Can a Spoonful of Pepsi Help the Medicine Go Down?

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PepsiCo is using its expertise to help make medication more palatable for children.

The giant food and beverage company, whose original soda was concocted by a pharmacist using sugar, lemon oil and nutmeg, is returning to its roots by deploying its vast research and development operation to improve the taste of tuberculosis drugs.

Tuberculosis medications are produced in pills meant for adults, and are often difficult for children to swallow. “The drugs are not formulated for them, and they’re unpleasant,” said Dr. Richard Chiasson, a professor of medicine, epidemiology and international health at Johns Hopkins University in Baltimore. Parents are advised to crush the pills and mix them into foods like applesauce, peanut butter or ice cream to mask the vile taste, but that often simply turns children off applesauce, peanut butter and ice cream, he said.

“Getting kids through treatment for TB is a nightmare,” Dr. Chiasson said.

“Not only are we hoping this will improve the drugs we already have, the other thing is what it will do to set the tone for newer drugs that are coming online,” said Dr. Mel Spigelman, chief executive of the TB Alliance, the nonprofit group with which Pepsi is working.

About 10.4 million people each year contract tuberculosis, and 1.8 million of them die, or roughly 5,000 each day, making it one of the world’s 10 deadliest diseases.

But only recently have public health officials woken up to the prevalence of tuberculosis among children, and even now, they say their figures on youngsters with the disease are more guesstimate than estimate.

“Over the last 60 years, the timeline of when TB cases were counted, the number of cases in children has been vastly underrepresented,” Dr. Chiasson said.

“In the last several years, we’ve begun to recognize that there are at least twice as many cases of TB in kids as was previously reported.”

Dr. Chiasson said that because young children don’t always have the characteristic cough that spreads the bacteria that causes tuberculosis, the medical community had assumed the disease wasn’t as widespread among them as it now believes it is.

In its most recent report on tuberculosis, the World Health Organization estimated that roughly one million children each year come down with the disease, most in Africa and India but also in parts of what was the Soviet Union and Latin America. About 200,000 of them will die, Dr. Spigelman said.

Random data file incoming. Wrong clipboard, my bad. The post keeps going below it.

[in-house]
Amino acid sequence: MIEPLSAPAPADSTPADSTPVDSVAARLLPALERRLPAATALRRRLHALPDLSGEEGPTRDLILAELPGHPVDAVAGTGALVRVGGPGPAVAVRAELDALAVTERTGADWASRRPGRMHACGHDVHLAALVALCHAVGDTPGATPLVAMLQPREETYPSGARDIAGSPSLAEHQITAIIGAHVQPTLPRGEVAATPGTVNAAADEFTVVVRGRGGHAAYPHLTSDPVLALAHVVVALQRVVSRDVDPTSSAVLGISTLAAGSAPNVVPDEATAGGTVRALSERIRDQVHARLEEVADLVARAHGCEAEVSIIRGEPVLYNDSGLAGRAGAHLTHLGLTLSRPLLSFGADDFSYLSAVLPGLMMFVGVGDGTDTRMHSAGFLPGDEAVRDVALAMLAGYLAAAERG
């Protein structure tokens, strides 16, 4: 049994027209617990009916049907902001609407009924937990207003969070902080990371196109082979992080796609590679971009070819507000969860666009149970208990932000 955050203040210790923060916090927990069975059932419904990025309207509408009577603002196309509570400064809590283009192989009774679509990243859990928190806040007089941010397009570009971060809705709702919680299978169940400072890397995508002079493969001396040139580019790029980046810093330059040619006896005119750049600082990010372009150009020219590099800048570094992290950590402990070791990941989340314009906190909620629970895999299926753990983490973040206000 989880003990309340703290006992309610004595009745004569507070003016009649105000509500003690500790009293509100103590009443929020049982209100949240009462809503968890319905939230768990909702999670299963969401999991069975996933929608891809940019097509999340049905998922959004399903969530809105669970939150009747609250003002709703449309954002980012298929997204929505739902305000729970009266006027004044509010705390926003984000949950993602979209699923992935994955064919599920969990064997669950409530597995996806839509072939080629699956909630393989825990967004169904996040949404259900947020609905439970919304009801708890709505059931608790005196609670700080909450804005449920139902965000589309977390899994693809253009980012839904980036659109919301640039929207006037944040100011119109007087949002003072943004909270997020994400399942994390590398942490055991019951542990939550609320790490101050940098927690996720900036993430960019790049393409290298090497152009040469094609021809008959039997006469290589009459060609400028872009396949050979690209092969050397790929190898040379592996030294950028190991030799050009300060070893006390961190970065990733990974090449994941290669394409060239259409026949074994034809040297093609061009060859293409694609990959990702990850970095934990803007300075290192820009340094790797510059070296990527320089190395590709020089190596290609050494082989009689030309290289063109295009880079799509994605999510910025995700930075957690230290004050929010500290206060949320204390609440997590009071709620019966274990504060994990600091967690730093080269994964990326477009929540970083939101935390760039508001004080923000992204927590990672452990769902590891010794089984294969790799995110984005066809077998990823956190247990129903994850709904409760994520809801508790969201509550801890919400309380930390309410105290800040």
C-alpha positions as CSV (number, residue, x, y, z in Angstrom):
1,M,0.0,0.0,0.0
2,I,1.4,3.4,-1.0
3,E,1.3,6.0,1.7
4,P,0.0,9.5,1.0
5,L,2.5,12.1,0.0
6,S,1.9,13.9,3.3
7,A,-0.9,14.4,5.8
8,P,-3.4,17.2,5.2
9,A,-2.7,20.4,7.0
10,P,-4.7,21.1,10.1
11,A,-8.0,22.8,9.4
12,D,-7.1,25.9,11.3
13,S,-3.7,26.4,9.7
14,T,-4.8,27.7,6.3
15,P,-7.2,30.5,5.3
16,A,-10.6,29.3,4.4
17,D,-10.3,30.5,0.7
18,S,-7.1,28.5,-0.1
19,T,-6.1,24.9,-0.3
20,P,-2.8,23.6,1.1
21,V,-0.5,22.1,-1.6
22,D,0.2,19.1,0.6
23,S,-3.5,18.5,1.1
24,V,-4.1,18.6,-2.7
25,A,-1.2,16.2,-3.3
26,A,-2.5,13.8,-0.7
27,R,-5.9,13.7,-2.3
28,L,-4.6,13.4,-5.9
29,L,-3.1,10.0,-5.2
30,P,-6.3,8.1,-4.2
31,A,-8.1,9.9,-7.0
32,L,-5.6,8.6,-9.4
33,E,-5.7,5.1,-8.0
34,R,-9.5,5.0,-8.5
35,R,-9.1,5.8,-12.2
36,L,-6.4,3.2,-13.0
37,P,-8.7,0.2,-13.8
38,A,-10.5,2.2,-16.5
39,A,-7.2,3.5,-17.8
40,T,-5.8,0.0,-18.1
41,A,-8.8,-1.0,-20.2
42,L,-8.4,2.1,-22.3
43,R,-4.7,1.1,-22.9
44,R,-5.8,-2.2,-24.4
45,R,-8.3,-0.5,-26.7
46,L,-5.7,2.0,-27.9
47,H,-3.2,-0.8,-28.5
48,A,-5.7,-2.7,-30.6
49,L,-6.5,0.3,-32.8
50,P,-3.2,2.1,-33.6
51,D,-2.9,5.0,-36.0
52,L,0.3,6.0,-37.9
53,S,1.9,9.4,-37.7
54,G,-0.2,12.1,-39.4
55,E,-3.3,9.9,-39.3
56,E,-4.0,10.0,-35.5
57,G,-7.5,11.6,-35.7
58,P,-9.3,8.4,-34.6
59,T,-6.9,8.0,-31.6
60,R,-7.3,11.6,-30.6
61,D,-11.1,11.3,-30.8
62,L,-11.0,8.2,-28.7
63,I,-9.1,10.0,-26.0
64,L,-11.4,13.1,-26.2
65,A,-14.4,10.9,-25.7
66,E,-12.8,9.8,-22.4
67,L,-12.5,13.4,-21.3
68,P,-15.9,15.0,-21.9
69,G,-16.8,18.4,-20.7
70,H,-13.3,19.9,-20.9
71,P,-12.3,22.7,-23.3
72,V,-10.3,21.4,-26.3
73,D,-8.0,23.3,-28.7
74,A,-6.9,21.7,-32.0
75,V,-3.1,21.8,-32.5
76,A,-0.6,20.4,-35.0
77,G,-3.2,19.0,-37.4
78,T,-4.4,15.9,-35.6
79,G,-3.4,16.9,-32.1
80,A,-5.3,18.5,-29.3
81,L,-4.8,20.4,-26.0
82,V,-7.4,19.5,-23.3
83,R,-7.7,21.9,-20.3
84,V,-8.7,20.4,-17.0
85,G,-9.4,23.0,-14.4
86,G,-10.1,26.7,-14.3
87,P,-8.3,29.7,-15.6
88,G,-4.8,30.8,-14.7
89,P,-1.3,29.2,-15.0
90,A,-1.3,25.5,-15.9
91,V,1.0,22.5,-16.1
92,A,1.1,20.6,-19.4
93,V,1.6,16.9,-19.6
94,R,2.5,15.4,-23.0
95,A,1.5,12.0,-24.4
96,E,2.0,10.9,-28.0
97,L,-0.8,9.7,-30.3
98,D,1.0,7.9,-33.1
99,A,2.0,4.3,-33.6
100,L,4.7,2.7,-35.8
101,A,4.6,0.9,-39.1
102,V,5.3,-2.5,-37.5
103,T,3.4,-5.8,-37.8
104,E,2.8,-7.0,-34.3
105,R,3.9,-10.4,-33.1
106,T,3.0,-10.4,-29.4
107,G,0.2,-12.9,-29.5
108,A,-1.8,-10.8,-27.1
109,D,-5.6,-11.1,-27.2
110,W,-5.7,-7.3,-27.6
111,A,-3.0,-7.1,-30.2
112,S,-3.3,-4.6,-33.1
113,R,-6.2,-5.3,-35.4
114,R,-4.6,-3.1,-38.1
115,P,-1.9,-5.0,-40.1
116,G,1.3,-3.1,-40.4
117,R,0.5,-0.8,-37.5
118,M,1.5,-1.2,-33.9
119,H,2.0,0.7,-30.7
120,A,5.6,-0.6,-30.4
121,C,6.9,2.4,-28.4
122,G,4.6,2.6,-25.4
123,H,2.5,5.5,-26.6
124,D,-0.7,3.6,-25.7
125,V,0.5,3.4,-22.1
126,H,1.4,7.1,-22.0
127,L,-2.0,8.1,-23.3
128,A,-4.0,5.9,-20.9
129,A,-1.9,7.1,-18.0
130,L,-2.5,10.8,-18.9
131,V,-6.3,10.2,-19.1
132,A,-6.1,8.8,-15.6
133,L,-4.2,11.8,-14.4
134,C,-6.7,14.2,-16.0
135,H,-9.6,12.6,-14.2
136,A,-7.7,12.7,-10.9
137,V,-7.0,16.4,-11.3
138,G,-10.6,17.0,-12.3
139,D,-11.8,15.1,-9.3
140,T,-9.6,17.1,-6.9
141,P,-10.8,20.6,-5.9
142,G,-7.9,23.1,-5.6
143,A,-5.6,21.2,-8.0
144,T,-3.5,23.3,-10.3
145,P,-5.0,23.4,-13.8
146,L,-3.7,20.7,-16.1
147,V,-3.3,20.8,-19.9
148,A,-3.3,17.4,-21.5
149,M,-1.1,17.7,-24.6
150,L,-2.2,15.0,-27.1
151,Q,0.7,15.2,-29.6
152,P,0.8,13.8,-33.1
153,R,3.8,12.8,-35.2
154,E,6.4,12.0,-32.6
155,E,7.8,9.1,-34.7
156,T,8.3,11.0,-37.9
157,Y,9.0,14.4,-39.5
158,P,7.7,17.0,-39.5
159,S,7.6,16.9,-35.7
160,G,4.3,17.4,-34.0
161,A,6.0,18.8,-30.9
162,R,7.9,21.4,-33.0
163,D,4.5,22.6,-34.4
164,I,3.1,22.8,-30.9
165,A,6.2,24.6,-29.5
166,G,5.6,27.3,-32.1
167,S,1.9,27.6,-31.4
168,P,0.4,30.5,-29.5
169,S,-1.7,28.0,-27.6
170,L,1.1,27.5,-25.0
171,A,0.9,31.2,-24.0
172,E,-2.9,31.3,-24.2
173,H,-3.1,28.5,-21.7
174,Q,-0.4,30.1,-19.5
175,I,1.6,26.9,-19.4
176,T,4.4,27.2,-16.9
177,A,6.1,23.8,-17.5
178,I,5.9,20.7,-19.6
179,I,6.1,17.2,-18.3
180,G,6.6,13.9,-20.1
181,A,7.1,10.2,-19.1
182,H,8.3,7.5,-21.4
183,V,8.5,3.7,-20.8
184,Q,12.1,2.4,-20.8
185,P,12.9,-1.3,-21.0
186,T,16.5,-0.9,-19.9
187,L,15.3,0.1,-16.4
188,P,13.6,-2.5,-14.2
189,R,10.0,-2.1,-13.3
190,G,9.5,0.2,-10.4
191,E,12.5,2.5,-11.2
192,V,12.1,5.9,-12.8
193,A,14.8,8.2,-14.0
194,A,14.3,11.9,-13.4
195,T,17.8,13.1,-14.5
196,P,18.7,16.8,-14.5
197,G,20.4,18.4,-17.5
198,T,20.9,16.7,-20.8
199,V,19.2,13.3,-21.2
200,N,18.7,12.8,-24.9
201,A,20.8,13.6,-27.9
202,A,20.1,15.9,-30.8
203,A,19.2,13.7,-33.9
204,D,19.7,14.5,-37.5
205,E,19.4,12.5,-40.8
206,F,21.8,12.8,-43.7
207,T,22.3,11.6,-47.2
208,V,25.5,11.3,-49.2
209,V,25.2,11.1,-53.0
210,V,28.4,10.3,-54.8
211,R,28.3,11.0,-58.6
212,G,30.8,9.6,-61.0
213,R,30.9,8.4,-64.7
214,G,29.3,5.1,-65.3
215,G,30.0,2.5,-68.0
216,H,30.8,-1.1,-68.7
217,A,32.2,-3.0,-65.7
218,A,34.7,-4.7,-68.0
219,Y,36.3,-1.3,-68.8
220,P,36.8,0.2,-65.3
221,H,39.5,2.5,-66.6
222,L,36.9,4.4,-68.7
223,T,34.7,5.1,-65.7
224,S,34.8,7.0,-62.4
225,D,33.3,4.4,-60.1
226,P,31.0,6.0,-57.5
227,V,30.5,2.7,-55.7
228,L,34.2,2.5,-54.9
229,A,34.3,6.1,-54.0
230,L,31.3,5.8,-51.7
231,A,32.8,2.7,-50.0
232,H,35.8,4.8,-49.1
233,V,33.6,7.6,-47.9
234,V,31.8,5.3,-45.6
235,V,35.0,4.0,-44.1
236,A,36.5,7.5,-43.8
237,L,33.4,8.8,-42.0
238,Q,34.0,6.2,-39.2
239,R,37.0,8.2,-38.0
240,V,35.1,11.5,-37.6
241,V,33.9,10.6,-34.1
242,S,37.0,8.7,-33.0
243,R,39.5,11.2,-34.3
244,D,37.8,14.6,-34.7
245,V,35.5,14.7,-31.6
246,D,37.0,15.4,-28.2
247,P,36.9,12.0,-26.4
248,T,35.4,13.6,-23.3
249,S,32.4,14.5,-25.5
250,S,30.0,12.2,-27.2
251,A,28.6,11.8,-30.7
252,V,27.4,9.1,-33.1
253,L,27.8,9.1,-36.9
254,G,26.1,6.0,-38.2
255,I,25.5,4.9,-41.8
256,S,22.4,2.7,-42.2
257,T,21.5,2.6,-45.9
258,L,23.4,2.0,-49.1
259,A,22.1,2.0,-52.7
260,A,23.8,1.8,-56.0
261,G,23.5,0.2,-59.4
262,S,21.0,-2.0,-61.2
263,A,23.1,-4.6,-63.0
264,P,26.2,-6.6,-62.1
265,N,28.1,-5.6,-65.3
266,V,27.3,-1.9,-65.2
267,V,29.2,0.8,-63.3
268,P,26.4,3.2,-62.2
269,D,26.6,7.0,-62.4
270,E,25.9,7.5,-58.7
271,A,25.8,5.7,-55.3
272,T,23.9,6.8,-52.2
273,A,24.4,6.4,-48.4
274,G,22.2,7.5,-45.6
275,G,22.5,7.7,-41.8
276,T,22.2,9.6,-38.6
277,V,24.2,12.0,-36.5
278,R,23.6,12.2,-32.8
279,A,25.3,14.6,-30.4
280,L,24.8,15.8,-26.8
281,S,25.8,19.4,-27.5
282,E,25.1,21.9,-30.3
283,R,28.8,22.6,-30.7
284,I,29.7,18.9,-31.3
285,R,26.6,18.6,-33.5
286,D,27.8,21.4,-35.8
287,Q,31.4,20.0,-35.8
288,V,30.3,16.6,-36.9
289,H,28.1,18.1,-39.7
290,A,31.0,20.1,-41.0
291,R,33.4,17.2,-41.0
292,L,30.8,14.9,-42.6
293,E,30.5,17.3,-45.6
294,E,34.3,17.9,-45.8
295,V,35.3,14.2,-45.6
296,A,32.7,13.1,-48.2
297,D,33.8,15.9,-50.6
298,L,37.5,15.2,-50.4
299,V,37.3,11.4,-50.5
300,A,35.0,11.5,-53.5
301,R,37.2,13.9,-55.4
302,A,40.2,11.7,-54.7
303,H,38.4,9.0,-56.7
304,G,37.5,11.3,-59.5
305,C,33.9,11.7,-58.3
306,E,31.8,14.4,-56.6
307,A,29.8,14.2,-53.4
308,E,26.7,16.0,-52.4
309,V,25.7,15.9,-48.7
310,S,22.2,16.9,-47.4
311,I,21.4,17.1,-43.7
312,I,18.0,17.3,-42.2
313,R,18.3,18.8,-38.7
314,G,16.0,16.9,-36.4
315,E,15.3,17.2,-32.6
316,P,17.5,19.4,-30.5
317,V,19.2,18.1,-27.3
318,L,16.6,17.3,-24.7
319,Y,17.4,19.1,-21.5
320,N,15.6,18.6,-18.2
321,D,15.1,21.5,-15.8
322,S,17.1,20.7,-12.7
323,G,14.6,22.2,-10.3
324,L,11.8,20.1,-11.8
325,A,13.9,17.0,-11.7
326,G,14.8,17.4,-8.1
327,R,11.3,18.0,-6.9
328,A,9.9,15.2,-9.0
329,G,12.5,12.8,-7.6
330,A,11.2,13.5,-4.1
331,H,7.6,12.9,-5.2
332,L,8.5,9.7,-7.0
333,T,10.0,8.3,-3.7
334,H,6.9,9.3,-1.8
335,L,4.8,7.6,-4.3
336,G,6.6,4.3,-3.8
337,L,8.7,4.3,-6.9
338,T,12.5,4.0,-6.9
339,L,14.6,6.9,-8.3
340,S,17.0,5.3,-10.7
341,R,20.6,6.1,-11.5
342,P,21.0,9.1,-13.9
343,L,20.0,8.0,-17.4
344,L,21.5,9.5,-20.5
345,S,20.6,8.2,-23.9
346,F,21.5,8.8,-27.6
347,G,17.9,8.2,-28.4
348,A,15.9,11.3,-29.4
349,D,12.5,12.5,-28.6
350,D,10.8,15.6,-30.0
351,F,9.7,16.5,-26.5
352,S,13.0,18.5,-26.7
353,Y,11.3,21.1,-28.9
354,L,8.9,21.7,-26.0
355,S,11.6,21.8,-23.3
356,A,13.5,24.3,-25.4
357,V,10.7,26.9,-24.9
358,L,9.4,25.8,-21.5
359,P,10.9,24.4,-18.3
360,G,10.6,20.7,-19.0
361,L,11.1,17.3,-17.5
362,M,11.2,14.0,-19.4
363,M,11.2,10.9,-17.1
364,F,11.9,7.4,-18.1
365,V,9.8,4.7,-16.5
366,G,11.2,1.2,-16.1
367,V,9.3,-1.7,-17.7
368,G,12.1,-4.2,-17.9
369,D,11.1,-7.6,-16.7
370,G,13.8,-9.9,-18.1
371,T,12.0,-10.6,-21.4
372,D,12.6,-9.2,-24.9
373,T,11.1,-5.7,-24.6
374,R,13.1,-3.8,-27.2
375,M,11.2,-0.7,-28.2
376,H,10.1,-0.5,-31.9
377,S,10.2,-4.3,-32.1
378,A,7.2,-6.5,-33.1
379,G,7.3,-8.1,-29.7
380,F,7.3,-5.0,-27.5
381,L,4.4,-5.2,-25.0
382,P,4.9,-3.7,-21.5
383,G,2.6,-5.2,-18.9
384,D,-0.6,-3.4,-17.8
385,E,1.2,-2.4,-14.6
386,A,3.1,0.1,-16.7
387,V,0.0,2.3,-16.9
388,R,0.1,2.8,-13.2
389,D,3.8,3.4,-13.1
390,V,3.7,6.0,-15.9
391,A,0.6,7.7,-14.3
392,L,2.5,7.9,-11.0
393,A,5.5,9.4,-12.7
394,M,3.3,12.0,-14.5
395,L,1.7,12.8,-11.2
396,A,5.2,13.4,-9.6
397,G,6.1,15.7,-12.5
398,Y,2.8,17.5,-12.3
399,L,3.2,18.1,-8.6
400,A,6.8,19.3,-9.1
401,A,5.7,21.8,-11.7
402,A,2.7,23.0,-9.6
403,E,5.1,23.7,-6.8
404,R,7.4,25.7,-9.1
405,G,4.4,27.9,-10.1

Last year, the alliance, together with Unitaid, the World Health Organization and UNICEF, introduced a fruit-flavored syrup containing three of the drugs used to fight simple tuberculosis. It took six years and $16 million to bring those medications to market, said Dr. Mario Raviglione, director of the global tuberculosis program at the World Health Organization.

“The adherence issue in TB is a major one even among adults because the treatment is long, anywhere from six months to 18 or 24 months, and the drugs have some bad side effects, so anything that means people stay on the treatment longer is a good thing,” Dr. Raviglione said.

Pepsi has one of the more unusual research and development operations in the food and beverage business. Its leader, Mehmood Khan, is a physician and scientist who previously worked at Takeda Pharmaceuticals, and he has brought that expertise to bear in reducing sugar, enhancing flavor and generally improving the nutritional quality of the company’s products.

One of the first innovations to come out of Dr. Khan’s lab was Trop50, an orange juice product with half the calories of orange juice. More recently, the lab’s work was responsible for one of the company’s most successful products in the last decade, Mountain Dew Kickstart, a 60-calorie version of the soda with flavors like Pineapple Orange Mango and Fruit Punch.

Trop50 and Kickstart are sweetened with stevia, a natural sweetener that has been difficult to use because the initial sweetness it delivers tends to quickly turn bitter. Kickstart, which was introduced in 2013, is on track to generate $400 million in sales this year, Dr. Khan said.

“Nobody has copied that product or Trop50 because they can’t,” said Dr. Khan, vice chairman and chief scientific officer at PepsiCo. “We have know-how in our lab that no one else has, and we can leverage that to make these drugs taste better.”

The idea of tapping into PepsiCo’s expertise came from Rajneesh Taneja, senior director of pharmaceutical product development at the alliance and himself a survivor of drug-resistant TB — and a veteran of Pepsi’s R & D lab. Dr. Khan said it took almost no time to get Indra Nooyi, PepsiCo’s chief executive, to sign off on a partnership.

“This is a no-brainer,” he said.

PepsiCo will be working to improve the flavor and sensory perception of 17 drugs used in treating tuberculosis. The company is donating to the alliance its time, expertise and any intellectual property associated with the flavors and sensory innovations it comes up with to make the drugs more palatable.

Ties between soda and food companies and medical organizations have been under scrutiny of late, but Dr. Spiegelman said he was not concerned that the alliance’s organization with Pepsi would corrupt its mission.

“I have to admit that when we went more public about this internally, some of our people raised the issue of this being a company that’s selling sugar to kids and making people fat and did we really want to be associated with that,” Dr. Spigelman said. “But as I weighed the option of being politically correct versus really doing something that will help save lives, to me the decision was really simple.”